Our History

The John F. Kennedy Center, Inc. (JFK) was incorporated as a private non-profit social service agency on June 6, 1968. The agency was formed to address the health, education, social, and vocational needs of the lower income residents of a specific targeted disadvantaged geographic area in the City of Erie, Pennsylvania.

In 1968, 100 clients were served through the Emergency Food and Medical Supplies (EFMS) voucher program from an old storefront. In 1974, the present multi-purpose facility was built. In 2002, a half-million dollar capital campaign brought much needed renovations to the building. Today, JFK is serving 600 clients a year through its senior and youth program. Senior center clients are attracted from all areas of Erie City. The children are primarily residents of the 1.78 square mile area surrounding the agency.

Funding comes from a variety of public and private sources, both state and local.

A Note From Executive Director:

Samella Hudson-Brewton

Samella Hudson-Brewton,
B.S.W., M.A.
Executive Director

It’s amazing what we can do when we come together.

Samella Hudson-Brewton has always been an advocate for those in need, people without a voice who would not know how to access health and social services without help. Samella strongly believes - no matter how impossible things may seem, that with God all things are possible (Matthew 19:26). Samella has always been a people person. Her heart was her guide to her career choice. That choice led her to Edinboro University where she received an undergraduate degree in social work with a minor in psychology and a focus in gerontology. Samella returned to Edinboro when she saw a need for intervention services in the community she served, earning a graduate degree in rehabilitation counseling. Samella has worked in the social service field for almost 20 years, starting at the John F. Kennedy Center as a social worker for the Community Youth Activity Program, working with youth and their families. Later, she become director of the social services department, working with a staff of three other social workers. Later, Samella was promoted to deputy director to assist the executive director with internal agency operations. Ultimately, Samella became executive director of the agency after the untimely death of Bobby Harrison, the agency's founding executive director.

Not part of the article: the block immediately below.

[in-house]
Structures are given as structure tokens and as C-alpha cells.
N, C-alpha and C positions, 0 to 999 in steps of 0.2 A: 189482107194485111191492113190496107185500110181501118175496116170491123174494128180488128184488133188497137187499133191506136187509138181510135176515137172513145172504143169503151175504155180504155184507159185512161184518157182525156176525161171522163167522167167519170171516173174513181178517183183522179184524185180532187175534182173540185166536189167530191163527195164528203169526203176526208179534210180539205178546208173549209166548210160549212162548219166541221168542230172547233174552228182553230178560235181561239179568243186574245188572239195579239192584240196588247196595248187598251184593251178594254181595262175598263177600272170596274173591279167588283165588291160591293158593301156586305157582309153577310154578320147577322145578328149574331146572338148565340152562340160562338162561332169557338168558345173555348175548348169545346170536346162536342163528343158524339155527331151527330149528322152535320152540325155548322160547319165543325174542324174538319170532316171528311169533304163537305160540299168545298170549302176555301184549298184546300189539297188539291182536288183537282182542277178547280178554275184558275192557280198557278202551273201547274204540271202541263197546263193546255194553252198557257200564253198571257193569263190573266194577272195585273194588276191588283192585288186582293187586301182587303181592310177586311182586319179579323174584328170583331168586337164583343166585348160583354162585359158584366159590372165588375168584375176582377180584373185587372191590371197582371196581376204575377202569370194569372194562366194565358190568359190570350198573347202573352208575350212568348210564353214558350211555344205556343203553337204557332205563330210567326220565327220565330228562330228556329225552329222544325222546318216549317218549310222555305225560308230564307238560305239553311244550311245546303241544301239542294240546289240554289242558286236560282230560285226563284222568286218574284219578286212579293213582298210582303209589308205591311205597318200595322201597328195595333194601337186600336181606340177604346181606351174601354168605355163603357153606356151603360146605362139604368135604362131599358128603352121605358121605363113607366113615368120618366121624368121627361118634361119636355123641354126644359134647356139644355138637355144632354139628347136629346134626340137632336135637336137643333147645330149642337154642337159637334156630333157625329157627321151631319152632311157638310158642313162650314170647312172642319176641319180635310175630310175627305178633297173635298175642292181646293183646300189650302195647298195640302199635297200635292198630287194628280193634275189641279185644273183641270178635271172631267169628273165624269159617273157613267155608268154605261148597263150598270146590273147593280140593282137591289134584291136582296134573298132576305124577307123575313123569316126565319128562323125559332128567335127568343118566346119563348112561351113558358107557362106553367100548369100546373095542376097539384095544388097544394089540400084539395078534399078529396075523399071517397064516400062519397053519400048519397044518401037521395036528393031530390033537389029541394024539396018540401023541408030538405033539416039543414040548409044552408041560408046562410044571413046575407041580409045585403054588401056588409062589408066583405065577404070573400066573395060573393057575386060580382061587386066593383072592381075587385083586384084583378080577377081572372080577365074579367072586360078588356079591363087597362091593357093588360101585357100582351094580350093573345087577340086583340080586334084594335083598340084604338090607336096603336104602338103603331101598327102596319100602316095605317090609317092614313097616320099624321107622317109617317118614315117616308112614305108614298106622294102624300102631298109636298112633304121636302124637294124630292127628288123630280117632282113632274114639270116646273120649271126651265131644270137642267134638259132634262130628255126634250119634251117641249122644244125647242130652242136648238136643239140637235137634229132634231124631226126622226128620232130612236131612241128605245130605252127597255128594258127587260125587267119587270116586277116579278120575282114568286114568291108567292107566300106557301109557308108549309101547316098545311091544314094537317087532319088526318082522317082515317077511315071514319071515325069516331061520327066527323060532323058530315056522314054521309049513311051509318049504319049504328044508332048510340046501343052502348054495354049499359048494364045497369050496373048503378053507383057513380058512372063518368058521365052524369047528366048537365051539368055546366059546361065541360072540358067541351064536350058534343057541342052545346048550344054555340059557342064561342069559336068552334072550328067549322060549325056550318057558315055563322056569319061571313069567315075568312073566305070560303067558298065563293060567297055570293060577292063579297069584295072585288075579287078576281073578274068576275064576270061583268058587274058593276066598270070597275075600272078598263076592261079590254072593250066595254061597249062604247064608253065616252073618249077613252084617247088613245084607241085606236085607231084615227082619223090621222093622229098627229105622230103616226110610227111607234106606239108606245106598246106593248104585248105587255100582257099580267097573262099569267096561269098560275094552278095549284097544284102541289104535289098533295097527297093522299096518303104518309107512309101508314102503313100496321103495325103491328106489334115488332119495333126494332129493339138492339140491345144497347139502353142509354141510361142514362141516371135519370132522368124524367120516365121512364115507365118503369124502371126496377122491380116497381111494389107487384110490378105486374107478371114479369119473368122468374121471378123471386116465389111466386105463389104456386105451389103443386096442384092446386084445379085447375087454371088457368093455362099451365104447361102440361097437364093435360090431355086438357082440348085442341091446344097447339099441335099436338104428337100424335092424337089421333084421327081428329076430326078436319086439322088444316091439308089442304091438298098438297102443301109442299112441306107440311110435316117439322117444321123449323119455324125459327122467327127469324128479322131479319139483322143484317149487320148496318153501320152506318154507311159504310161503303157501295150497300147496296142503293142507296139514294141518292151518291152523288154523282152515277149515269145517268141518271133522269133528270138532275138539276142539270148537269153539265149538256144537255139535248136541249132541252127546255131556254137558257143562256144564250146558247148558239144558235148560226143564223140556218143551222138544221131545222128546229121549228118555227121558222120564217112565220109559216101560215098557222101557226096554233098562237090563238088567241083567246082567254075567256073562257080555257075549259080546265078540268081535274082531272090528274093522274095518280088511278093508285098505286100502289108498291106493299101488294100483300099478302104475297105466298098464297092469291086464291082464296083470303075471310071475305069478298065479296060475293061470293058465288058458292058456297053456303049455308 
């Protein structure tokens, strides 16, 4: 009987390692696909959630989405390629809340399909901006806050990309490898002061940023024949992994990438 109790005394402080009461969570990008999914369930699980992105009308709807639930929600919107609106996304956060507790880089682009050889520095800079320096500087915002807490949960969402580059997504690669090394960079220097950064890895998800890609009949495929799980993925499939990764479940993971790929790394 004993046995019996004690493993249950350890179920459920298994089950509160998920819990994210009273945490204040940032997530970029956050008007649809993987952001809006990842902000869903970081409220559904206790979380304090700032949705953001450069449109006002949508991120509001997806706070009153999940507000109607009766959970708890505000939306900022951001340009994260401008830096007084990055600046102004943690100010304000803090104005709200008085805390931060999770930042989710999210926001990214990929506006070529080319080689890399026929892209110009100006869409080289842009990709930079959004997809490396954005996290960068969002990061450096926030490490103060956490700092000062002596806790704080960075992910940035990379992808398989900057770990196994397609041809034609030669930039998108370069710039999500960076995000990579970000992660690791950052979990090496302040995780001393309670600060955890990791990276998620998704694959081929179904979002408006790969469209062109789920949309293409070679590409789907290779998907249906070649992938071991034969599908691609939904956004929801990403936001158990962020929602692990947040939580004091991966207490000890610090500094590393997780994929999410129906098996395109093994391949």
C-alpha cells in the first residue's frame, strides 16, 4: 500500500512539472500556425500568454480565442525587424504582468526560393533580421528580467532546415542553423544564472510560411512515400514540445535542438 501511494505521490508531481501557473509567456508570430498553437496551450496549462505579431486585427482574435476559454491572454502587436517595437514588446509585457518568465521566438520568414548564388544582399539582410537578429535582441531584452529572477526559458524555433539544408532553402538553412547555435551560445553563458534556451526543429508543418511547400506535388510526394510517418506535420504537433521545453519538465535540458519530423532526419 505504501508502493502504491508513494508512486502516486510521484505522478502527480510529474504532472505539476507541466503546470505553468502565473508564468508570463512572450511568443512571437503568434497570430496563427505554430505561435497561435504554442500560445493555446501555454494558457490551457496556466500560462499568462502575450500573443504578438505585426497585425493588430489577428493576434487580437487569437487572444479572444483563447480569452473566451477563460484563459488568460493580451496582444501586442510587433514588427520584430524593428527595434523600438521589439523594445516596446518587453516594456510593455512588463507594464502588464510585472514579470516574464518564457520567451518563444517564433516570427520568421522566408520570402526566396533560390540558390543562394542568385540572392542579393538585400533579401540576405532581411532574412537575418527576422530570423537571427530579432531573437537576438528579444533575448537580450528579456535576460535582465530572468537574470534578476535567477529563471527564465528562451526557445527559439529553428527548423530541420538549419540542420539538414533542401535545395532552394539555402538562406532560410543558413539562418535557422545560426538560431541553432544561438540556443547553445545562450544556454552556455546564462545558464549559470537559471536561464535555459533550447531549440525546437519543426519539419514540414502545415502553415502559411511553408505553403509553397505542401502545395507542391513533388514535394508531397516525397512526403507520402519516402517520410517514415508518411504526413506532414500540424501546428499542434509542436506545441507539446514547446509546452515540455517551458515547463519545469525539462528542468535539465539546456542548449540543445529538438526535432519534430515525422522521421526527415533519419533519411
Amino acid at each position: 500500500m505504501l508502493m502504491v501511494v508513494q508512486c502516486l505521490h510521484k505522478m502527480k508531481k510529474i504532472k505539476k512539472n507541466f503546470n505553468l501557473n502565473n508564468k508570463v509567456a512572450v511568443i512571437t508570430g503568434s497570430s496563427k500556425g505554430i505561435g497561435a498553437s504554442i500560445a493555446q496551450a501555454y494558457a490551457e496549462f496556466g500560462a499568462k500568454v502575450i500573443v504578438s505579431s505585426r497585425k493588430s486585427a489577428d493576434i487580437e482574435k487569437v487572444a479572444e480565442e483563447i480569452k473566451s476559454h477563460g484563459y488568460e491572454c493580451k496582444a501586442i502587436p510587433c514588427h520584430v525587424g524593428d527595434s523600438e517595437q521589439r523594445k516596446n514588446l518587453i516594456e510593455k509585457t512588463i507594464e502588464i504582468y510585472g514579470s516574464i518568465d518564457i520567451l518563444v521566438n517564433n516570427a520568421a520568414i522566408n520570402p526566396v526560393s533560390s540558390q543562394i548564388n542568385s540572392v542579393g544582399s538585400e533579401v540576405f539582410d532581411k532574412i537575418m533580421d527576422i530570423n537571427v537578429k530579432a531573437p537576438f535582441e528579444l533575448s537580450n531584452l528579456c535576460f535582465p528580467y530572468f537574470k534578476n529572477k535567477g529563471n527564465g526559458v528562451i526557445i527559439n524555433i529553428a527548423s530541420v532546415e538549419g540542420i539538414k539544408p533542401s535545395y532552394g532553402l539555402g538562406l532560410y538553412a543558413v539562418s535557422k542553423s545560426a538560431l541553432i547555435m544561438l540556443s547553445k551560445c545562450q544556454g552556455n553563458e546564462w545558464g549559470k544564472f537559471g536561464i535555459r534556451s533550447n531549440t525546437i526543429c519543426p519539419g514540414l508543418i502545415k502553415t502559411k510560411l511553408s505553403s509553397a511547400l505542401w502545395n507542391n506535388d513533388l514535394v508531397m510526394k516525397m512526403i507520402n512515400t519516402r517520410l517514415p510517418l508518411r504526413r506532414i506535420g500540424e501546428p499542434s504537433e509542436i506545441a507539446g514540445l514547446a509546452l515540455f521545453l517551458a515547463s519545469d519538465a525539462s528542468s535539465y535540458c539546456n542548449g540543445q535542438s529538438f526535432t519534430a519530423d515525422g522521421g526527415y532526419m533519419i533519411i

Nutrition Services
  1. Admission is open to all regardless of race, color, national origin, sex, age, or disability.